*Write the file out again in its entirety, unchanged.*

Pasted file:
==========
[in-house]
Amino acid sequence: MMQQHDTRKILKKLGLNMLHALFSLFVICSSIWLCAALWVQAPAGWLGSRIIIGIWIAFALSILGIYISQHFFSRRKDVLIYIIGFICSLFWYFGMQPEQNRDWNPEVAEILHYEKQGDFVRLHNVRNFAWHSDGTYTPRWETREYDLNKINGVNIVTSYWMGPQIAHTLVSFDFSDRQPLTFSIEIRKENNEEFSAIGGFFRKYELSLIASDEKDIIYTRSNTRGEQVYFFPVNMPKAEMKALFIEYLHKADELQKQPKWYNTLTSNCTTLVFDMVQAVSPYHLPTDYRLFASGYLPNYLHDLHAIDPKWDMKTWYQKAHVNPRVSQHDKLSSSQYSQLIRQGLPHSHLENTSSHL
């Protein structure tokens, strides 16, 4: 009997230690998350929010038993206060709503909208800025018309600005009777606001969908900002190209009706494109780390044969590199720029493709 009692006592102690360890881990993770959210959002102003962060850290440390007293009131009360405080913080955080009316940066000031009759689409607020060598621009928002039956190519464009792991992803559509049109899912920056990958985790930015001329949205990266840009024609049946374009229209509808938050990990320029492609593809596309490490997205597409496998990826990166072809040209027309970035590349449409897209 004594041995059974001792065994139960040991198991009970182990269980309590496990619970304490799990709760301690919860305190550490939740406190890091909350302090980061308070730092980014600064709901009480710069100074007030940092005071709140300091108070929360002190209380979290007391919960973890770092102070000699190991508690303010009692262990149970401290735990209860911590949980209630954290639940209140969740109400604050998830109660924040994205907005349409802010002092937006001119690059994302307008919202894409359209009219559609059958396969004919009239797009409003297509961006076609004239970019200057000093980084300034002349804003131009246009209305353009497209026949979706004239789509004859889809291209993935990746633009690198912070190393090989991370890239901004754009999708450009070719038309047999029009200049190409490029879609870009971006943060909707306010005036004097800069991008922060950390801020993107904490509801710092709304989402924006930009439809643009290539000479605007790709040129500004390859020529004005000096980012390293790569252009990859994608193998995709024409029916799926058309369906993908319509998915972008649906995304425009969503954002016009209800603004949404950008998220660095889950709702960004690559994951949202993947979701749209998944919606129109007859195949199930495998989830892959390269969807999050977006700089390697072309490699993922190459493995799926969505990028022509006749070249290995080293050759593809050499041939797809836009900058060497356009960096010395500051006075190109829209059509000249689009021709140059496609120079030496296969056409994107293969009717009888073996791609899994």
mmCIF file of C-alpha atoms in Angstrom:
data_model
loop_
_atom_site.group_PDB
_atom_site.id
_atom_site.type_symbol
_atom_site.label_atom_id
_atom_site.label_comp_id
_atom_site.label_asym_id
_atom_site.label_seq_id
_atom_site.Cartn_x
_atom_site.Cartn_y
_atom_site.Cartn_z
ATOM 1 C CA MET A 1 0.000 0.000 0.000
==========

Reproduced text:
[in-house]
Amino acid sequence: MMQQHDTRKILKKLGLNMLHALFSLFVICSSIWLCAALWVQAPAGWLGSRIIIGIWIAFALSILGIYISQHFFSRRKDVLIYIIGFICSLFWYFGMQPEQNRDWNPEVAEILHYEKQGDFVRLHNVRNFAWHSDGTYTPRWETREYDLNKINGVNIVTSYWMGPQIAHTLVSFDFSDRQPLTFSIEIRKENNEEFSAIGGFFRKYELSLIASDEKDIIYTRSNTRGEQVYFFPVNMPKAEMKALFIEYLHKADELQKQPKWYNTLTSNCTTLVFDMVQAVSPYHLPTDYRLFASGYLPNYLHDLHAIDPKWDMKTWYQKAHVNPRVSQHDKLSSSQYSQLIRQGLPHSHLENTSSHL
């Protein structure tokens, strides 16, 4: 009997230690998350929010038993206060709503909208800025018309600005009777606001969908900002190209009706494109780390044969590199720029493709 009692006592102690360890881990993770959210959002102003962060850290440390007293009131009360405080913080955080009316940066000031009759689409607020060598621009928002039956190519464009792991992803559509049109899912920056990958985790930015001329949205990266840009024609049946374009229209509808938050990990320029492609593809596309490490997205597409496998990826990166072809040209027309970035590349449409897209 004594041995059974001792065994139960040991198991009970182990269980309590496990619970304490799990709760301690919860305190550490939740406190890091909350302090980061308070730092980014600064709901009480710069100074007030940092005071709140300091108070929360002190209380979290007391919960973890770092102070000699190991508690303010009692262990149970401290735990209860911590949980209630954290639940209140969740109400604050998830109660924040994205907005349409802010002092937006001119690059994302307008919202894409359209009219559609059958396969004919009239797009409003297509961006076609004239970019200057000093980084300034002349804003131009246009209305353009497209026949979706004239789509004859889809291209993935990746633009690198912070190393090989991370890239901004754009999708450009070719038309047999029009200049190409490029879609870009971006943060909707306010005036004097800069991008922060950390801020993107904490509801710092709304989402924006930009439809643009290539000479605007790709040129500004390859020529004005000096980012390293790569252009990859994608193998995709024409029916799926058309369906993908319509998915972008649906995304425009969503954002016009209800603004949404950008998220660095889950709702960004690559994951949202993947979701749209998944919606129109007859195949199930495998989830892959390269969807999050977006700089390697072309490699993922190459493995799926969505990028022509006749070249290995080293050759593809050499041939797809836009900058060497356009960096010395500051006075190109829209059509000249689009021709140059496609120079030496296969056409994107293969009717009888073996791609899994």
mmCIF file of C-alpha atoms in Angstrom:
data_model
loop_
_atom_site.group_PDB
_atom_site.id
_atom_site.type_symbol
_atom_site.label_atom_id
_atom_site.label_comp_id
_atom_site.label_asym_id
_atom_site.label_seq_id
_atom_site.Cartn_x
_atom_site.Cartn_y
_atom_site.Cartn_z
ATOM 1 C CA MET A 1 0.000 0.000 0.000